Preview by Matt S.
I had a chance to mosey on over to Bandai Namco and test out two of its upcoming games; Ni No Kuni 2 (due next month) and Soul Calibur VI (due eventually). In short: boy is Namco in for a good year this year.
The original Ni No Kuni was produced in collaboration with the almighty Studio Ghibli. The sequel is not, but it retains that heritage and sense of magic, and it’s amazing just how far advanced this game looks compared to the original.
In terms of art direction, it’s the most beautiful JRPG on the PlayStation 4. I had the opportunity to explore some of the overworld, which gives you a semi top-down, zoomed-out look at the world, and these environments dripped with an eye for detail. For example, I climbed up a hill, and there in front of me was a carefully manicured sandy area, which looked nothing if not like a giant zen garden. This led me to a nearby city, which I soon discovered was based around casinos and gambling, and everyone lives life in the thrall of lady luck. This city was modelled after Asian red light districts, and I was visiting at night, so the rich, decadent, overwhelming colours were melting all around me. It was mesmerising and hypnotic – especially since, in town, the camera shifts from that top-down perspective to a close in behind-the-back perspective, giving you the ability to look all around you.
One thing that I was pleased to see is that Ni No Kuni maintains the pseudo Aesop’s Fables approach of its predecessor in the way it constructs its storytelling. Each city offers a small vignette of a story, focused on one particular morality tale. In the case of the demo, the gambling city’s love of leaving everything up to fortune went as far as the judicial system determining guilt on the roll of a dice, and people accepted this as “people with good fortune on their side have nothing to fear.” This, naturally, shocks the group of heroes, and they soon find themselves embroiled in events that will save the city from this way of life going very wrong for the people.
The original Ni No Kuni was so brilliant in structure for the same reason. Within the context of a fairy tale-like world, each town or city represented a different moral problem. The party would solve that problem and then move on to the next town and very different problem. It was a clever way to keep the main plot driving forward while also keeping players engaged through a series of micro-plots, and I am glad to see that come through with this new game as well.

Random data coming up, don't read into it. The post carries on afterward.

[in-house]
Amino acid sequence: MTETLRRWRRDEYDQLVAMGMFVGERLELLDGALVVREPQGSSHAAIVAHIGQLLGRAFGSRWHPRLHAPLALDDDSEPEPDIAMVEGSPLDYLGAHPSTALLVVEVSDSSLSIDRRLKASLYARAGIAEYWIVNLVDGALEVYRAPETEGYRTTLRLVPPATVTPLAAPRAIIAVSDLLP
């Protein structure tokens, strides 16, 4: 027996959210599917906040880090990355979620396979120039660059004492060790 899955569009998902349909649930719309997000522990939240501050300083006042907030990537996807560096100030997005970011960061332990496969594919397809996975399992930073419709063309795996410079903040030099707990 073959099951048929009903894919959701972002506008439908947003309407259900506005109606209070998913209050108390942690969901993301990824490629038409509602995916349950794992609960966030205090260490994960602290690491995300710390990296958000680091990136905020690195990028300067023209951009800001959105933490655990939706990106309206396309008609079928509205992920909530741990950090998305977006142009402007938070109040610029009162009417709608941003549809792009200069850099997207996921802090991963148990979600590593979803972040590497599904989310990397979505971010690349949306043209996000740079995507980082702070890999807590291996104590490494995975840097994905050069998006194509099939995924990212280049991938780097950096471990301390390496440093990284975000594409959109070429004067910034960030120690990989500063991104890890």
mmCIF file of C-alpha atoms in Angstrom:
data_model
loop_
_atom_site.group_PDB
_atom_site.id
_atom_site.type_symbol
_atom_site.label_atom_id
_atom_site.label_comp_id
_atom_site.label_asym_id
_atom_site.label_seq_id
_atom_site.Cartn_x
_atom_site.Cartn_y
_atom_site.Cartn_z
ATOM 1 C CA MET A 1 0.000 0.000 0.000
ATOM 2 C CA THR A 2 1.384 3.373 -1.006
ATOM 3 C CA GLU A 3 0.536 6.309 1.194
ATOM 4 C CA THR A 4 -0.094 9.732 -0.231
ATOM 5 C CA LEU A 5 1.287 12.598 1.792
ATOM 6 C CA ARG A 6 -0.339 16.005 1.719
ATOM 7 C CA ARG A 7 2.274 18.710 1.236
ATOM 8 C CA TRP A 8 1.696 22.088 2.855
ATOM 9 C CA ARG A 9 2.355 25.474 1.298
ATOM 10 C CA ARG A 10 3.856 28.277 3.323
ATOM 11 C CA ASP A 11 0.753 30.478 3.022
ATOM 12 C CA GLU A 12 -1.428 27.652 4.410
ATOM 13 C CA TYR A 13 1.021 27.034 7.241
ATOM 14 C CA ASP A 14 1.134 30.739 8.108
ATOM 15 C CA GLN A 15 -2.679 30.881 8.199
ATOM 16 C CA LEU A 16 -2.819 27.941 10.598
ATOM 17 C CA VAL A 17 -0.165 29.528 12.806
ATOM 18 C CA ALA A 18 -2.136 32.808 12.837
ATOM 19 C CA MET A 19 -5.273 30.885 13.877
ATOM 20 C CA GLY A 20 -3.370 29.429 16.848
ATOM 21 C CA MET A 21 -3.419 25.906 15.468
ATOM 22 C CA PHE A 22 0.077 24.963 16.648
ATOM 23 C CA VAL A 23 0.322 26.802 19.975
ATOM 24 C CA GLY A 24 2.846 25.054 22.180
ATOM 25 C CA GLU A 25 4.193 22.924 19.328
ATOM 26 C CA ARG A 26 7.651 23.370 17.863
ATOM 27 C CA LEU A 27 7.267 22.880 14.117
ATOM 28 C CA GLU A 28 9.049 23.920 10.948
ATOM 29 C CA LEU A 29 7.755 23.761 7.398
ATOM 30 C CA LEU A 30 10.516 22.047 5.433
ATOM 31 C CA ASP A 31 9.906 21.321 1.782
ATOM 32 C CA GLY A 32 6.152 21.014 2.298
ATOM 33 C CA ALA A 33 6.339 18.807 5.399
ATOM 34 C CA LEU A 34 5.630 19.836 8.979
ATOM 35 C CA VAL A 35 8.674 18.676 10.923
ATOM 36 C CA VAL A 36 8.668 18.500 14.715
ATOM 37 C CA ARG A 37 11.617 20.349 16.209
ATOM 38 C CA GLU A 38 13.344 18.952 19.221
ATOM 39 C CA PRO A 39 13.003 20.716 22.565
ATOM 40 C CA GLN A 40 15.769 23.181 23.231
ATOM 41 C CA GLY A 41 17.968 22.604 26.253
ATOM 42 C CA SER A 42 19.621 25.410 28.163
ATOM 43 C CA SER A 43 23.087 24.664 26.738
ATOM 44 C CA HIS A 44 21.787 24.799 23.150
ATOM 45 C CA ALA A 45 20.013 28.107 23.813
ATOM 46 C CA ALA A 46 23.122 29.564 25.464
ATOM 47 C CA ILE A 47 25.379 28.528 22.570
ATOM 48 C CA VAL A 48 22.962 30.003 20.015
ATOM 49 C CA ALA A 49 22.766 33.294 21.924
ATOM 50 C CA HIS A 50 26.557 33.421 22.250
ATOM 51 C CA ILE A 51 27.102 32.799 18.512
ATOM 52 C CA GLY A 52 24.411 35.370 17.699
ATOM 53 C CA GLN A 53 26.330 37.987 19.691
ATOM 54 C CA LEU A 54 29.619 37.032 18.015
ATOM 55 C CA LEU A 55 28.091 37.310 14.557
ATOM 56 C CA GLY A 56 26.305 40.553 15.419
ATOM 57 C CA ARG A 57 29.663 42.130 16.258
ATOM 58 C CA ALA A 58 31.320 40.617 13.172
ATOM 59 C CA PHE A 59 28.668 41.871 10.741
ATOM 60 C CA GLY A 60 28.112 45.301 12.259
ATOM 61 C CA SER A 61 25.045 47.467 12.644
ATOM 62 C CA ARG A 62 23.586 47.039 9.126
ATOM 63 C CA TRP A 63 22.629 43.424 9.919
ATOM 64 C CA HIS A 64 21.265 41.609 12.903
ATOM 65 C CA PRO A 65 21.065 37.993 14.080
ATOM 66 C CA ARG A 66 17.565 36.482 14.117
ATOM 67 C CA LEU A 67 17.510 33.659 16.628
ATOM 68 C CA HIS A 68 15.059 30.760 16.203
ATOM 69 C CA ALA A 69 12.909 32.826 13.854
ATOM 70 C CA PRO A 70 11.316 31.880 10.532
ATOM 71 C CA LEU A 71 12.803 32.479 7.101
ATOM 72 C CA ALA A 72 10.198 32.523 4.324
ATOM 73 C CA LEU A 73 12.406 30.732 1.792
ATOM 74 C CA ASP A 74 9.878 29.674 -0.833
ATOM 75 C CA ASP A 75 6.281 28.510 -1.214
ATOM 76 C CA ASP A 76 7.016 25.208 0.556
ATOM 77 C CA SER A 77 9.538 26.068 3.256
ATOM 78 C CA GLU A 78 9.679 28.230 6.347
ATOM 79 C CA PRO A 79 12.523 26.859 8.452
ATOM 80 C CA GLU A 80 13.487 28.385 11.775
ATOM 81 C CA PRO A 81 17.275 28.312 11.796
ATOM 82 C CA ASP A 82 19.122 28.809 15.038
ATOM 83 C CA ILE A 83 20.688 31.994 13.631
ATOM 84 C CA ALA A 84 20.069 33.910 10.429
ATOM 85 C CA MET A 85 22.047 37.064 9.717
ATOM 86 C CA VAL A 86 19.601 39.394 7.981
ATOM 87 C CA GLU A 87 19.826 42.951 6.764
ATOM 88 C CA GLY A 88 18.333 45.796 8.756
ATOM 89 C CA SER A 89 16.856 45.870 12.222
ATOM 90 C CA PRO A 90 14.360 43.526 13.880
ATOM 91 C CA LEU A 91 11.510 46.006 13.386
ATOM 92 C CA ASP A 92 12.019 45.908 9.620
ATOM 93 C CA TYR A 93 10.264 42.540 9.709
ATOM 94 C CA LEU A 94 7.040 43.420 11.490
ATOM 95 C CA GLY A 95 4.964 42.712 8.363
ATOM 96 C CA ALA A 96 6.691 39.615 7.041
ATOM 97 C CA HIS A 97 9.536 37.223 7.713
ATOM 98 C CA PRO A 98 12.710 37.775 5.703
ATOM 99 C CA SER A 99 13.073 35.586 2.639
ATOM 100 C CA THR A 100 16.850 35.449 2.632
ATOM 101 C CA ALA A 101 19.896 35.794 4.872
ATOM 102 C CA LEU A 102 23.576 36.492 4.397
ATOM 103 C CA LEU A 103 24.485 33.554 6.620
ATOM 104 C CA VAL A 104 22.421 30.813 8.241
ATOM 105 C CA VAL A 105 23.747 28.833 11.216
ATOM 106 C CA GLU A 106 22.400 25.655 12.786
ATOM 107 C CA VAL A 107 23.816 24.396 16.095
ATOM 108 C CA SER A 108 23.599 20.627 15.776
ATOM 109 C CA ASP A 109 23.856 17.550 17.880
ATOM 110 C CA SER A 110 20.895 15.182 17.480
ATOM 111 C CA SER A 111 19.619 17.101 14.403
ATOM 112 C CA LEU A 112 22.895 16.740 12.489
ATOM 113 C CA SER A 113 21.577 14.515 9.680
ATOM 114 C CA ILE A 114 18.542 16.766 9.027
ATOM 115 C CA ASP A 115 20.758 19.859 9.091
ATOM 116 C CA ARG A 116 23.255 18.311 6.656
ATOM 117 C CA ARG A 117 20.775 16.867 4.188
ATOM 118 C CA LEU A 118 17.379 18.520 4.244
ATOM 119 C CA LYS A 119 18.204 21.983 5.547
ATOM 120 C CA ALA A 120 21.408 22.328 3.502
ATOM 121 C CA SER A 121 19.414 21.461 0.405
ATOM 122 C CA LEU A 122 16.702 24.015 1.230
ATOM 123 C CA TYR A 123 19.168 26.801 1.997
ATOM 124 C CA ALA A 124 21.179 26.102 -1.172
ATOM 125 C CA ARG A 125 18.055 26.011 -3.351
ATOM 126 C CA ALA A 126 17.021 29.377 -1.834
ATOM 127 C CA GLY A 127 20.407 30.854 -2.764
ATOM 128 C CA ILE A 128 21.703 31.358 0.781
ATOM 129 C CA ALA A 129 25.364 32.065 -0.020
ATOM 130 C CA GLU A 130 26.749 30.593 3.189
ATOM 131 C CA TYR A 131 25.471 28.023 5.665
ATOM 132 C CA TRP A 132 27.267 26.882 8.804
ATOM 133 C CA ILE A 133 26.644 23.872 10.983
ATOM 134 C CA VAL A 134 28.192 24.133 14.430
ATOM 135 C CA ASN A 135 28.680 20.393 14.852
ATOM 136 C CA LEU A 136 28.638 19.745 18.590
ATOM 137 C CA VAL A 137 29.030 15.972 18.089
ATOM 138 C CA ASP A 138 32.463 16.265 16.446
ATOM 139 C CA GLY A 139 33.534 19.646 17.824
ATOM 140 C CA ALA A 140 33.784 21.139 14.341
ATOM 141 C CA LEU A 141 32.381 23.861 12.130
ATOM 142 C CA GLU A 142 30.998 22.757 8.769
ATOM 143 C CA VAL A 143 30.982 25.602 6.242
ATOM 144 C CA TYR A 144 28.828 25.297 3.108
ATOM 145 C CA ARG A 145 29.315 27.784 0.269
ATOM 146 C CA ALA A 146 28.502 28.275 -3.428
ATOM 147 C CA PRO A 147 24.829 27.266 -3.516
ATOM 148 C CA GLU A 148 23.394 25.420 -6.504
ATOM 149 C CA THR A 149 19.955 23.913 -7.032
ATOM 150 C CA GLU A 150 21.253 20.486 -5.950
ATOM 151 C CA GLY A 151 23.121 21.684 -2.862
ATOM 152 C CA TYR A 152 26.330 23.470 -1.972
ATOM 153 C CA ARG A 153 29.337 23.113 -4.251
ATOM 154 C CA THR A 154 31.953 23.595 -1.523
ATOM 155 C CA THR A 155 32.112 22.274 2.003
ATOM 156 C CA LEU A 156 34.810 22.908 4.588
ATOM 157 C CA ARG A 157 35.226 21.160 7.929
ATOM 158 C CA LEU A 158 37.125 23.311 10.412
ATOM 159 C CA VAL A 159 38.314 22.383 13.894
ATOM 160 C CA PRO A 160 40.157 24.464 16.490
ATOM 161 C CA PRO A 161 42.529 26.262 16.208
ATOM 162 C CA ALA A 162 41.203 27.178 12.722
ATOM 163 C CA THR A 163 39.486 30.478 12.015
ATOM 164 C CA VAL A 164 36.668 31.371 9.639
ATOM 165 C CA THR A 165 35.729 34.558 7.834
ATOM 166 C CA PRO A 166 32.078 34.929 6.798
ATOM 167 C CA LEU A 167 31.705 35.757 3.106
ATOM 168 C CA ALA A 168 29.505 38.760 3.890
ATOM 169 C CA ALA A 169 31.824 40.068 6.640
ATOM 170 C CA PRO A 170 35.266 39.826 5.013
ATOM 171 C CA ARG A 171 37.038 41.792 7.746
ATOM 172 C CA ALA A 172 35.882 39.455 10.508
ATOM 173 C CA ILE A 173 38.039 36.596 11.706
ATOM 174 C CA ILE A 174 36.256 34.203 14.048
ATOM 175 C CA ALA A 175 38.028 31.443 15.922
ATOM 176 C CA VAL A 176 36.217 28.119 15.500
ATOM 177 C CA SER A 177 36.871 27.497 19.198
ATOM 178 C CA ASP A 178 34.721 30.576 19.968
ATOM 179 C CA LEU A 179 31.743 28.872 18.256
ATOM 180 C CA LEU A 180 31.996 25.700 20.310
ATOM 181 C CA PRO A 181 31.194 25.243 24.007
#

The combat might take some time to get used to though. The previous Ni No Kuni was a fairly sedate combat system that played out a little like an action version of Pokemon. It was a delight to actually play, though, as you carefully trained up favourite monsters before putting them forth into battle. The sequel’s combat system is more direct, being somewhat closer to something like the Tales of series, and the allied monsters that you’ll pick up along the way providing support to your team.
The combat itself feels fine. It’s pacey and fluid, and there tends to be a fair few enemies to square off against each time, and they come from all angles, so the action is nicely dynamic. But it is a substantial departure from the original Ni No Kuni, and anyone who liked that game’s combat system might be a little disappointed here.
Still, 2018 has already thrown up a number of really great JRPGs, but I’d have to say that Ni No Kini 2 has the potential to be the best of them. Of course it’s difficult to get a sense of a JRPG from a short play session, but it’s so beautiful, the narrative structure seems to be there, and the combat is something I feel I will warm to.
Hopefully people don’t skip over it because, based on everything being released at the moment, 2018 seems to be a year where people are going to skip over an awful lot of really great games.
– Matt S.
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